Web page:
Northern leaders beg Boris not to shut pubs on Monday as ‘Covid restrictions are beginning to work’


NORTHERN leaders have begged Boris Johnson not to shut pubs on Monday, saying “coronavirus restrictions are beginning to work”.

The Labour leader of Gateshead Council, Martin Gannon, said the shut down of hospitality across the North is “counter-productive”.

An empty restaurant in Manchester as cases rise

Martin Gannon has begged the Government not to shut down pubs and restaurants

He told BBC Radio 4’s Today programme: “Our argument is that even with the mixed messaging, even with the confusion and frustration, the measures that are in at the moment are beginning to work.

“Work with us, give us more time, help us to win confidence and persuade people who want to do the right thing.

“Help us to win confidence to the measures that are currently in, not bring in new measures and get even further resistance and further confusion.”

Mr Johnson will give a dramatic coronavirus statement to the country on Monday to set out new restrictions.

It comes as chief strategic adviser Sir Edward Lister wrote to MPs following a meeting with northern leaders on Thursday.

In a letter shared online, Sir Edward stated that “rising incidence” of Covid in parts of the country mean it is “very likely” that certain local areas will face “further restrictions”.

The letter adds: “The government will discuss a set of measures with local leaders all of which present difficult choices.”

But Mr Gannon complained no minister took part in a conference call with North East leaders regarding the situation on Friday.


And Liverpool Mayor Joe Anderson said: “Now we are engaged in a conversation that’s telling us that these decisions have been made, so that’s… a conversation, not a consultation.

“But the main point of the imposition of the measures are clearly that: imposition. We have not be consulted.”

Susan Hopkins, deputy director of Public Health England’s national infection service said today: “The picture shows that all over the country the numbers of cases are rising.

“They are rising more quickly in the North West, the North East and Yorkshire and Humber than they are in the south of the country.

“Concerning aspects in terms of the North West is that in certain pockets of the North West it is rising quite fast now in the over-60s. And that’s the group of people that we know would need admission to hospital more significantly than the younger population.”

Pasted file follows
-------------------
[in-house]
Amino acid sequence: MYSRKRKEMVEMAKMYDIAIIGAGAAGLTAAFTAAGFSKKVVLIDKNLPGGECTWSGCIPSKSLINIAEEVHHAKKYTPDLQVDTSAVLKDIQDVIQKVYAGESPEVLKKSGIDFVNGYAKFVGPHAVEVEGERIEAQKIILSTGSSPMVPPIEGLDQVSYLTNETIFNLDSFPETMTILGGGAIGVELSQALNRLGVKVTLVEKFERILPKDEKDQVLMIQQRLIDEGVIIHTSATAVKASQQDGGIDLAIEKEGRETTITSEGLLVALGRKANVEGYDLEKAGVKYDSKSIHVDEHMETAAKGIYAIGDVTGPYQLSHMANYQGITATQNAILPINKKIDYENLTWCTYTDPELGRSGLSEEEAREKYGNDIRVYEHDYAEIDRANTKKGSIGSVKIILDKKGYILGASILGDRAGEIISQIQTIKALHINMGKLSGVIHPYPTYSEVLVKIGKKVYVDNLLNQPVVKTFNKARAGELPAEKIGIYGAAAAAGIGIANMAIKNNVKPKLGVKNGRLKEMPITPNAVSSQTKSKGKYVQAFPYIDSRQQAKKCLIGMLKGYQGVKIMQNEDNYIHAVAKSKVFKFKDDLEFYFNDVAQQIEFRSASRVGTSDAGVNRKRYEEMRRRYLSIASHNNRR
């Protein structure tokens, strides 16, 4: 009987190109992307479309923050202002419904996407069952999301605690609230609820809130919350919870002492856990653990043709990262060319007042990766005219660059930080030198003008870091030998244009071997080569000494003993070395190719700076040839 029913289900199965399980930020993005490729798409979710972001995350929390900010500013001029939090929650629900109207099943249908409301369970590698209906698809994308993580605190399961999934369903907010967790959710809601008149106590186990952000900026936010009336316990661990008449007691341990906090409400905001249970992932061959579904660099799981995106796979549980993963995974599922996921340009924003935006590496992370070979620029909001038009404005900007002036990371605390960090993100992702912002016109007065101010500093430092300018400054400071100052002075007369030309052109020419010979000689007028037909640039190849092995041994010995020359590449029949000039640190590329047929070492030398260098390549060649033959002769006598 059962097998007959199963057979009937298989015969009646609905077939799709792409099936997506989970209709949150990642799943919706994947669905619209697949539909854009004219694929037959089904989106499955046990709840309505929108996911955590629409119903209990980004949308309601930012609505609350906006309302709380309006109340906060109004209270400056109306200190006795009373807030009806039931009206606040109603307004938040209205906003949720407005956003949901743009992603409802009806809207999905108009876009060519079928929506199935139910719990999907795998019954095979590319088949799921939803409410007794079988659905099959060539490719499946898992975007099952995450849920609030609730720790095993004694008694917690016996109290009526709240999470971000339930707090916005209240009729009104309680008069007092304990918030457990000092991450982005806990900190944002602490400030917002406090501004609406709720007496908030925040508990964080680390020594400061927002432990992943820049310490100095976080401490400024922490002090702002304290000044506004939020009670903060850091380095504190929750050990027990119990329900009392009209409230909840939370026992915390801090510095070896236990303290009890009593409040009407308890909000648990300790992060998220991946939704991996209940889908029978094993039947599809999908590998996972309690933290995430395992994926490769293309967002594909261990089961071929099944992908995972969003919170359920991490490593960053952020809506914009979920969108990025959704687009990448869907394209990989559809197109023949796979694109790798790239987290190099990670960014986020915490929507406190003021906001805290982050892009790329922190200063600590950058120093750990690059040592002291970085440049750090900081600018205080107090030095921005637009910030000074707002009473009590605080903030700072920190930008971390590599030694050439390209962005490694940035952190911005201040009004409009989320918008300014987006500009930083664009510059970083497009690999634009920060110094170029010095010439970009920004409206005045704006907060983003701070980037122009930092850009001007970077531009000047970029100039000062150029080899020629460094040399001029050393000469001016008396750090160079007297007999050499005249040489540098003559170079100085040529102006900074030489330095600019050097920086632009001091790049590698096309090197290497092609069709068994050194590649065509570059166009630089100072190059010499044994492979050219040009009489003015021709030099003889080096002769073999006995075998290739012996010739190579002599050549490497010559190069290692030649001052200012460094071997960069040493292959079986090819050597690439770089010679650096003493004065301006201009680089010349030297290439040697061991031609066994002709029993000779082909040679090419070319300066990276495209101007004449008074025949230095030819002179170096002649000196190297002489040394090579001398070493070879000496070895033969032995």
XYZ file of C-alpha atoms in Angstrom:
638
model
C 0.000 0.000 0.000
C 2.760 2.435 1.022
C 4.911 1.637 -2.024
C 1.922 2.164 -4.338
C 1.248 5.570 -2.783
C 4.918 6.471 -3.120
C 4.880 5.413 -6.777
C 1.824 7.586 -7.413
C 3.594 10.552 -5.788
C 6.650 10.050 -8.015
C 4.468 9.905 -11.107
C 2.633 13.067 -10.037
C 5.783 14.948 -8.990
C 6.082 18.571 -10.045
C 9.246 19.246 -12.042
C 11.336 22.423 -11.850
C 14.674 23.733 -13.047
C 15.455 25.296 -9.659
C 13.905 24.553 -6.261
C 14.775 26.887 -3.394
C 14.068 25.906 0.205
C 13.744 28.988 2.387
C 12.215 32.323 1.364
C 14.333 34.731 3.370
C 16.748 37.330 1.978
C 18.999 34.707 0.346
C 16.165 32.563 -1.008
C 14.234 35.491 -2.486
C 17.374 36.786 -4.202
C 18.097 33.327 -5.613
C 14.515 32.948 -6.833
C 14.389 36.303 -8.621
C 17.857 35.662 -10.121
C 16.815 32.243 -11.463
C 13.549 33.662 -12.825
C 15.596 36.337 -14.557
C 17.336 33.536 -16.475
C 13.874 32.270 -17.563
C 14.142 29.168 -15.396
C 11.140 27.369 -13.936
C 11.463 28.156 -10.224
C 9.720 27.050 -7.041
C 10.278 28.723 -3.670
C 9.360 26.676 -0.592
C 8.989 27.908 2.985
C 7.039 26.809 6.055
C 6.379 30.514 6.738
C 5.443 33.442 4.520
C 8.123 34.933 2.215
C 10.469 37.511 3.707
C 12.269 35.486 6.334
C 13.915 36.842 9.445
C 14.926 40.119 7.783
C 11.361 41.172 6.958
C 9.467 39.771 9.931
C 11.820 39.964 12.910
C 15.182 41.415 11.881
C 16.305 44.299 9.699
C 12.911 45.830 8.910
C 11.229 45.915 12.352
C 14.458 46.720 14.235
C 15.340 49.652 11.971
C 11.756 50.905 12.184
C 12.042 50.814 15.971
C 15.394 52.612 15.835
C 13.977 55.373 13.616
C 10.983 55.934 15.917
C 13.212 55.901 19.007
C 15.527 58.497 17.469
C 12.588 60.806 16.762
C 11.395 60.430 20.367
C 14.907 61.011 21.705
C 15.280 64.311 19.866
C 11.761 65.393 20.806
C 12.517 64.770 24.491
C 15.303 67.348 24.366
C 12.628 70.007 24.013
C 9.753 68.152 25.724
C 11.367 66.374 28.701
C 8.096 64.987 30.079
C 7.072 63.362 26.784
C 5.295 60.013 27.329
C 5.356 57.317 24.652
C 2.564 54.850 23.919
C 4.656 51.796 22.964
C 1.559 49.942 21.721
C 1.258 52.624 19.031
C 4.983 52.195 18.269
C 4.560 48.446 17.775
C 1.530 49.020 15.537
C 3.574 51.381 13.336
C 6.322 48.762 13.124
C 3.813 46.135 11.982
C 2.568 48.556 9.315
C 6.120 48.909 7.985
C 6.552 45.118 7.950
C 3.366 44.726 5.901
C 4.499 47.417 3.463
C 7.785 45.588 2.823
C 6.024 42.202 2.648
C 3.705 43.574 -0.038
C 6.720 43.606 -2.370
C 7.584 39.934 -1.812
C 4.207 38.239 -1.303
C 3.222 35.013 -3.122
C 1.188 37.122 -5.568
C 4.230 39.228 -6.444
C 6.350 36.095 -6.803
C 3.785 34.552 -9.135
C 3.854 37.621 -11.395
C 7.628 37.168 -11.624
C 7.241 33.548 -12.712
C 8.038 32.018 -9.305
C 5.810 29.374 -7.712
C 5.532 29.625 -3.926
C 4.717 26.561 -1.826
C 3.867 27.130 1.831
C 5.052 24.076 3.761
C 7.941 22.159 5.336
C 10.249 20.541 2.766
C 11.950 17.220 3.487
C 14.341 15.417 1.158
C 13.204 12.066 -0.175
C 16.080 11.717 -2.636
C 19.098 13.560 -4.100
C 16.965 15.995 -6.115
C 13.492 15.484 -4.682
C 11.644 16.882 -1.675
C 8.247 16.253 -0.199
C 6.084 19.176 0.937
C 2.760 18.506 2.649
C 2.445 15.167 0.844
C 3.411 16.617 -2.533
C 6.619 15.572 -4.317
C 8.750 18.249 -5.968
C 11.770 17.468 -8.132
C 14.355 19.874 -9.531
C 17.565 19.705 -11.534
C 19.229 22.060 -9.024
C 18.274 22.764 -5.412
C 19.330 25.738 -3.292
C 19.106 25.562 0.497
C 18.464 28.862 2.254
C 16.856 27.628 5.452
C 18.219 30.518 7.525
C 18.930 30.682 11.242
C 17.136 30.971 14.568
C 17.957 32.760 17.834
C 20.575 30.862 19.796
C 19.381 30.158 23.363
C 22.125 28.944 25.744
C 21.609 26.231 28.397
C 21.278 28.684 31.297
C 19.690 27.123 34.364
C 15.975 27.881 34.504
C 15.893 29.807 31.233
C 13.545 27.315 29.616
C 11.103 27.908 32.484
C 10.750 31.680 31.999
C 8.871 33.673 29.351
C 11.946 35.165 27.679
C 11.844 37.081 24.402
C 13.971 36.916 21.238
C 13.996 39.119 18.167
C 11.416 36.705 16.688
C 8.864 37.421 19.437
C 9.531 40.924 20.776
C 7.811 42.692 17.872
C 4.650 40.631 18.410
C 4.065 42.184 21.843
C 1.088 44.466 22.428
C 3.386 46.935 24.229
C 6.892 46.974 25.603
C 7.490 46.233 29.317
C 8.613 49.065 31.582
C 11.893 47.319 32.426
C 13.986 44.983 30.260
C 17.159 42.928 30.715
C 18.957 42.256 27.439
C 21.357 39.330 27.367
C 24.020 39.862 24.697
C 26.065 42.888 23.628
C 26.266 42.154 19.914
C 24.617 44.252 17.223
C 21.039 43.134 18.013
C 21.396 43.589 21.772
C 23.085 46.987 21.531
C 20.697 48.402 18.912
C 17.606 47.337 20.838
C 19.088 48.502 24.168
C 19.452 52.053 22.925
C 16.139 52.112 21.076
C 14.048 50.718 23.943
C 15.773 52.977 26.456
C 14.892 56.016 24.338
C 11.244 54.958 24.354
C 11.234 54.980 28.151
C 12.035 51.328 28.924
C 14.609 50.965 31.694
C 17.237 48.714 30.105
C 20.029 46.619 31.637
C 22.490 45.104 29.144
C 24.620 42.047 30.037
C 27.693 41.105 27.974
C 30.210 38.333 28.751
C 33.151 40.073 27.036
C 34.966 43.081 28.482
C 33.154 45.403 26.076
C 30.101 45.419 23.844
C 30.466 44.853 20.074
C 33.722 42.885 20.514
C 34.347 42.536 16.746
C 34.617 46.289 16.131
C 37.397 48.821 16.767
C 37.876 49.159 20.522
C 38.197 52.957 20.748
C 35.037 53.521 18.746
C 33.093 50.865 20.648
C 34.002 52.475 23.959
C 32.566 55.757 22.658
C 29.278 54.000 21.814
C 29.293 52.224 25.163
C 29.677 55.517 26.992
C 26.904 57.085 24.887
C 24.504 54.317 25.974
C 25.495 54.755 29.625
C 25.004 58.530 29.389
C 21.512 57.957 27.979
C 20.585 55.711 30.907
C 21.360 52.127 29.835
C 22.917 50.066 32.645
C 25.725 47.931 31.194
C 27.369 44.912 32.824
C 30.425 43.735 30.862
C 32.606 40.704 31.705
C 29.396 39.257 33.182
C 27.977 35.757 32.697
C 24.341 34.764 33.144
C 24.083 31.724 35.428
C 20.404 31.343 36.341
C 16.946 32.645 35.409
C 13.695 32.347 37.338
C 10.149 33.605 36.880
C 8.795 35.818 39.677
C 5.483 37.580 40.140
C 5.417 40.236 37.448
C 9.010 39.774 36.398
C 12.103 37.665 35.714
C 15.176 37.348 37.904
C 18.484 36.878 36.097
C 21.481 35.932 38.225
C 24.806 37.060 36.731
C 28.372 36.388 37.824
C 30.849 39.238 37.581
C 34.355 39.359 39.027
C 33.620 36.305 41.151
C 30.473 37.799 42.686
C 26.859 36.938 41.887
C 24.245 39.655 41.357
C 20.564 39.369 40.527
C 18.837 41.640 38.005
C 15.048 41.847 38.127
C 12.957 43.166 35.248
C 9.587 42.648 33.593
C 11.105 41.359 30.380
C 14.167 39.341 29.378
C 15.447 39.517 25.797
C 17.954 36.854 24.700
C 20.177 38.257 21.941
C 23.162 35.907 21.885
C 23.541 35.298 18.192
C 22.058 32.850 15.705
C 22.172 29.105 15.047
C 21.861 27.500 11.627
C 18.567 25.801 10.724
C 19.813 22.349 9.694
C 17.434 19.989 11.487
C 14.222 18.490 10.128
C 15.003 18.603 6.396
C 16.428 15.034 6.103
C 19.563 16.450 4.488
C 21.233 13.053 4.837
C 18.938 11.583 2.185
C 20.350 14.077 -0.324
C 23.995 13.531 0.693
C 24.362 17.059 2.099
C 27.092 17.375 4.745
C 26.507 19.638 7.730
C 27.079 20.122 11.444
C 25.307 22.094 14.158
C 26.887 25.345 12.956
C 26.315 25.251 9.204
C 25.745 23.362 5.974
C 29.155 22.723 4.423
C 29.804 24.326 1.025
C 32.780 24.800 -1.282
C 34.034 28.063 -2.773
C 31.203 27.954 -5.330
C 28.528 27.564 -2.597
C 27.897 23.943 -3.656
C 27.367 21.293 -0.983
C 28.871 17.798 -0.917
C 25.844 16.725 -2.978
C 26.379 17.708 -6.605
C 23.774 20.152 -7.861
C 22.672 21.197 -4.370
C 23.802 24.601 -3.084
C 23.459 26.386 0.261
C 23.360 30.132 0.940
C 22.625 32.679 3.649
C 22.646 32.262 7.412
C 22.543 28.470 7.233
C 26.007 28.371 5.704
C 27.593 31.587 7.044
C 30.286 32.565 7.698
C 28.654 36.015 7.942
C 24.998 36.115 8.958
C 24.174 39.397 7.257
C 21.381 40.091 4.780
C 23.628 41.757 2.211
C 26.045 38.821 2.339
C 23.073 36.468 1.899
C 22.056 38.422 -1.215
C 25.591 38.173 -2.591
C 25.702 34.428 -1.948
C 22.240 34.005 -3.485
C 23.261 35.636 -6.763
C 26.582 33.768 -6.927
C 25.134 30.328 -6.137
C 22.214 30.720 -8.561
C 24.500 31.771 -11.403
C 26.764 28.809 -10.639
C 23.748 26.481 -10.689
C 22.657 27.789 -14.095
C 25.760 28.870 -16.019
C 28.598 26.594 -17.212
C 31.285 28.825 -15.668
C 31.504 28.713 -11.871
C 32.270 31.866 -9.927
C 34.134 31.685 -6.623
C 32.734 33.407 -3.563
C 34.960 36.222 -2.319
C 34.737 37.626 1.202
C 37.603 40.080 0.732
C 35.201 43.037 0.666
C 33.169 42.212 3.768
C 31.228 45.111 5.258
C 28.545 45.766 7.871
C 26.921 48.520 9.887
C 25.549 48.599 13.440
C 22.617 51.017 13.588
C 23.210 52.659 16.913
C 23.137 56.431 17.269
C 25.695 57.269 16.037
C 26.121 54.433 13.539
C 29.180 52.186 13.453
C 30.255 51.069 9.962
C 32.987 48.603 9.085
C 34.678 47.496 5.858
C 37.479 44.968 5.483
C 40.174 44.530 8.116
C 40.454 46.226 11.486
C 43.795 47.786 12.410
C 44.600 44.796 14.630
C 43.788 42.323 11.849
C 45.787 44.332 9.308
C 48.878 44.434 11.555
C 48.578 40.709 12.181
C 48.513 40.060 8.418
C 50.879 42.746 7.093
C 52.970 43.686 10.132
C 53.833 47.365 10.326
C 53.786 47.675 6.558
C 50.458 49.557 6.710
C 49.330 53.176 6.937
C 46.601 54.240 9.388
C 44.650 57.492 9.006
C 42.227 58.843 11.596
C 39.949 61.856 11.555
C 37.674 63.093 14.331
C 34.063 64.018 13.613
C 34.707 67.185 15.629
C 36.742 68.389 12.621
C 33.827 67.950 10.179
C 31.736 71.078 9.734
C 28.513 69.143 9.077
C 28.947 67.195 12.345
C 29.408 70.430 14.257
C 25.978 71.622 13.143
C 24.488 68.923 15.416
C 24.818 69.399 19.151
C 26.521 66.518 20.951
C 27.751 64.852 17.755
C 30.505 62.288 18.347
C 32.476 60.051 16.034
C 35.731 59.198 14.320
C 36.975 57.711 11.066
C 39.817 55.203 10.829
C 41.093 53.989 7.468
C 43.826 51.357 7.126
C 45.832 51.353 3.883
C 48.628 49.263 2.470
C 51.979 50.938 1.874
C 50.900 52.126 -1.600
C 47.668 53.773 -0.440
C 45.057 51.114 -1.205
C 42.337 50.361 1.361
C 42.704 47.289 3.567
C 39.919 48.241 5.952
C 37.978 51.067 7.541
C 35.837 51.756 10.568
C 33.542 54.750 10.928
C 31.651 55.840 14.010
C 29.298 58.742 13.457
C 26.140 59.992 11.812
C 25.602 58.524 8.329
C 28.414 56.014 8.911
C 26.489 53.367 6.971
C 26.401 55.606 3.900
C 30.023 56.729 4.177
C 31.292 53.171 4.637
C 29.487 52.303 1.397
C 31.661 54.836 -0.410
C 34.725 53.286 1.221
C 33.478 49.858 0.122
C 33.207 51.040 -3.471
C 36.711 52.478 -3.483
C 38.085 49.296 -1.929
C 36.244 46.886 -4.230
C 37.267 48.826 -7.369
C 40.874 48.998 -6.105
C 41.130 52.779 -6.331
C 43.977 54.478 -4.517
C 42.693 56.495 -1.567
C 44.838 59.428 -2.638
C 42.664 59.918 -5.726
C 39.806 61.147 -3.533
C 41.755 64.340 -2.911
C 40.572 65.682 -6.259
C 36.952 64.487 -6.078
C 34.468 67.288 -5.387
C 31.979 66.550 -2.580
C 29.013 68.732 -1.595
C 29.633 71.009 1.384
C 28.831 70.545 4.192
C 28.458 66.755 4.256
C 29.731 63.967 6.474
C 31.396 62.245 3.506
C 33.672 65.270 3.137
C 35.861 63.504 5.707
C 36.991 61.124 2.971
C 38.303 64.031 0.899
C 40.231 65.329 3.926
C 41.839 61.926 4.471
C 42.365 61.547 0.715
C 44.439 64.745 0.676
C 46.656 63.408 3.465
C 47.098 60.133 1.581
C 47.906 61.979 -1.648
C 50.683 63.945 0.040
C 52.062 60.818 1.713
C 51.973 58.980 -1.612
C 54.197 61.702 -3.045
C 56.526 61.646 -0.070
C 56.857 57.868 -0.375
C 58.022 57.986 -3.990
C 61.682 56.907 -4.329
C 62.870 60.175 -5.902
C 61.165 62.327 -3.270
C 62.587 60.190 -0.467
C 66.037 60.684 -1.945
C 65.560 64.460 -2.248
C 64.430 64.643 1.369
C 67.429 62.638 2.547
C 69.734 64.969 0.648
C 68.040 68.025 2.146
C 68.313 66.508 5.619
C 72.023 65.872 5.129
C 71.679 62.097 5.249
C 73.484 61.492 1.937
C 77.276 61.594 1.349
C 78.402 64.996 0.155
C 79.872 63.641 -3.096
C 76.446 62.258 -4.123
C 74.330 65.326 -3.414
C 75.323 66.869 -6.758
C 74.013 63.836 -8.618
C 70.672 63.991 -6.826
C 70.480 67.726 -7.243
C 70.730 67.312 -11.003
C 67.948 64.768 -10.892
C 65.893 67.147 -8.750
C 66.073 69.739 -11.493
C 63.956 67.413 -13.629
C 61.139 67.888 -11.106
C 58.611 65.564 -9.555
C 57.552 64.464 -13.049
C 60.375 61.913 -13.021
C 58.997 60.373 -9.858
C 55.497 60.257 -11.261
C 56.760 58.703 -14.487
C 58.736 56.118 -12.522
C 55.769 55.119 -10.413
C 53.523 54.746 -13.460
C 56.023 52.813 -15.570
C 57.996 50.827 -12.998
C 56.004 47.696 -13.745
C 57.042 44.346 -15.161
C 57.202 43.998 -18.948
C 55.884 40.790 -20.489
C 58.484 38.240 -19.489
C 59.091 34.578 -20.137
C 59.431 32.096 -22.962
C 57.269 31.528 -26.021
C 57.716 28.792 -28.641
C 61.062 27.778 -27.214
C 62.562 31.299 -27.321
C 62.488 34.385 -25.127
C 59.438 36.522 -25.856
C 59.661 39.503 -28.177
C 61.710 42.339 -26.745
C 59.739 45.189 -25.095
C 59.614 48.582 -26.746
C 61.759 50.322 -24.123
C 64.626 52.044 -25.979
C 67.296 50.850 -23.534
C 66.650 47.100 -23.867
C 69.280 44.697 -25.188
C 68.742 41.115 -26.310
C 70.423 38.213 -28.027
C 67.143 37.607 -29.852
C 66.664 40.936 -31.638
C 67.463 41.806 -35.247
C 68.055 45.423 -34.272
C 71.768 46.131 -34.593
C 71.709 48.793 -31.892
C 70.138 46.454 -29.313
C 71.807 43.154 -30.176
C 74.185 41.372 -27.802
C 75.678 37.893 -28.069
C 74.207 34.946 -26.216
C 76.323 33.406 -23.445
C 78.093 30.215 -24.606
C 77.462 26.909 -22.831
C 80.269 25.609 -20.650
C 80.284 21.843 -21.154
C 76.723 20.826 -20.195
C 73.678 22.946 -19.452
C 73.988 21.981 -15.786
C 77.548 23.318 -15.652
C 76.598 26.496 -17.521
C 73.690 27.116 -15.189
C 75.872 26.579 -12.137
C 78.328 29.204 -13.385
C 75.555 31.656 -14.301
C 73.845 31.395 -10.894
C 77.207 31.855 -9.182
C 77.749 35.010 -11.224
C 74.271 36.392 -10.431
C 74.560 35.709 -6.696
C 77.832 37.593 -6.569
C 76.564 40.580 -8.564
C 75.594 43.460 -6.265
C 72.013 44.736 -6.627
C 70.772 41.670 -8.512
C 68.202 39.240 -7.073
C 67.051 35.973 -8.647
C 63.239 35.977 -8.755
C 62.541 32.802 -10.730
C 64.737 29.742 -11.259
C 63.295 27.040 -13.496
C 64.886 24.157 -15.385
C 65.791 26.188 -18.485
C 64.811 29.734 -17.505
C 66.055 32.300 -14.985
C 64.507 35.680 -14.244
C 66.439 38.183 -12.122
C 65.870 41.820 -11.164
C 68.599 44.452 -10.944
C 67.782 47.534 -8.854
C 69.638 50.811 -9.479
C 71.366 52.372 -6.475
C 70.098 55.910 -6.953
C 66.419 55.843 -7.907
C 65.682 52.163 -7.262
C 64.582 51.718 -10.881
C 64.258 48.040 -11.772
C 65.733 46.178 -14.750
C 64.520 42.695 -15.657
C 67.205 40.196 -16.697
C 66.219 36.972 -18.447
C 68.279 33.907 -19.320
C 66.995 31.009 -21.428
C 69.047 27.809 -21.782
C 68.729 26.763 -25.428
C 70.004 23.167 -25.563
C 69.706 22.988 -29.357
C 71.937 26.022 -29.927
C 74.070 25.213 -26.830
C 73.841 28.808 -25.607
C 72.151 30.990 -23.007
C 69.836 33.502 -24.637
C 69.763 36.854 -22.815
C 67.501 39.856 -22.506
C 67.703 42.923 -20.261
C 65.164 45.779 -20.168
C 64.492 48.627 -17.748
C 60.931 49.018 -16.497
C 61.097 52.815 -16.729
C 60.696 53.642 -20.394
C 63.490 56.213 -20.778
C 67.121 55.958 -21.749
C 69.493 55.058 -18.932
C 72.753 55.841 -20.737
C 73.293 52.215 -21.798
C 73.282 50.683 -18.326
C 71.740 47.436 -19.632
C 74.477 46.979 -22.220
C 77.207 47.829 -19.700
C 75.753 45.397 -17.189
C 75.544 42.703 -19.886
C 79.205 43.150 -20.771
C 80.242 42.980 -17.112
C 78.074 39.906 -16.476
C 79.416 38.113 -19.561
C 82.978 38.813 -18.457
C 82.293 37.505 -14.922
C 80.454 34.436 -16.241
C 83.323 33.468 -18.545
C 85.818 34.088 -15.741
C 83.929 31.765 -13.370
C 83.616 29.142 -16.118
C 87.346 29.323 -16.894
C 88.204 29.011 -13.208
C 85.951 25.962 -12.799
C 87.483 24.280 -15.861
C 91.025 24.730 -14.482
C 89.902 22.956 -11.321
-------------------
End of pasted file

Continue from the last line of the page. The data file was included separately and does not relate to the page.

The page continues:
The Prime Minister will outline a new “tiered” approach to how local Covid situations will be treated amid a surge in infections in the North of England.

The most recent data from Public Health England shows that Covid cases rose in all but three areas

The PM will reveal the full details of the new streamlined lockdown system in a statement to the House of Commons on Monday – with pubs and restaurants expected to be closed in badly hit areas.

The moves came as a further 13,864 lab-confirmed cases of coronavirus in the UK were reported on Friday, and 87 more deaths were confirmed of people who died within 28 days of testing positive for coronavirus.

Nottingham has the highest rate in England, with 760.6 cases per 100,000 people – a huge jump from 158.3 per 100,000 in the seven days to September 29.

Knowsley has the second highest rate, which has leapt from 391.1 to 657.6 per 100,000, while Liverpool is in third place, where the rate has also increased sharply, from 419.0 to 599.9.

Separate figures suggested coronavirus cases are doubling about twice as fast in the North West, Yorkshire and the West Midlands as for the whole of England.

In Scotland, pubs and licensed restaurants in five health board areas – Greater Glasgow and Clyde, Lanarkshire, Ayrshire and Arran, Lothian, and Forth Valley – were forced to close for all but takeaway service for 16 days from 6pm on Friday.

While in North Wales, new coronavirus restrictions are being introduced in Bangor following a sharp rise in cases, the Welsh Government has announced.

From 6pm on Saturday, people will not be allowed to enter or leave the area without a “reasonable excuse” and can only meet people they do not live with outdoors, it said.

An empty street in Liverpool as pubs and restaurants gear up for more severe restrictions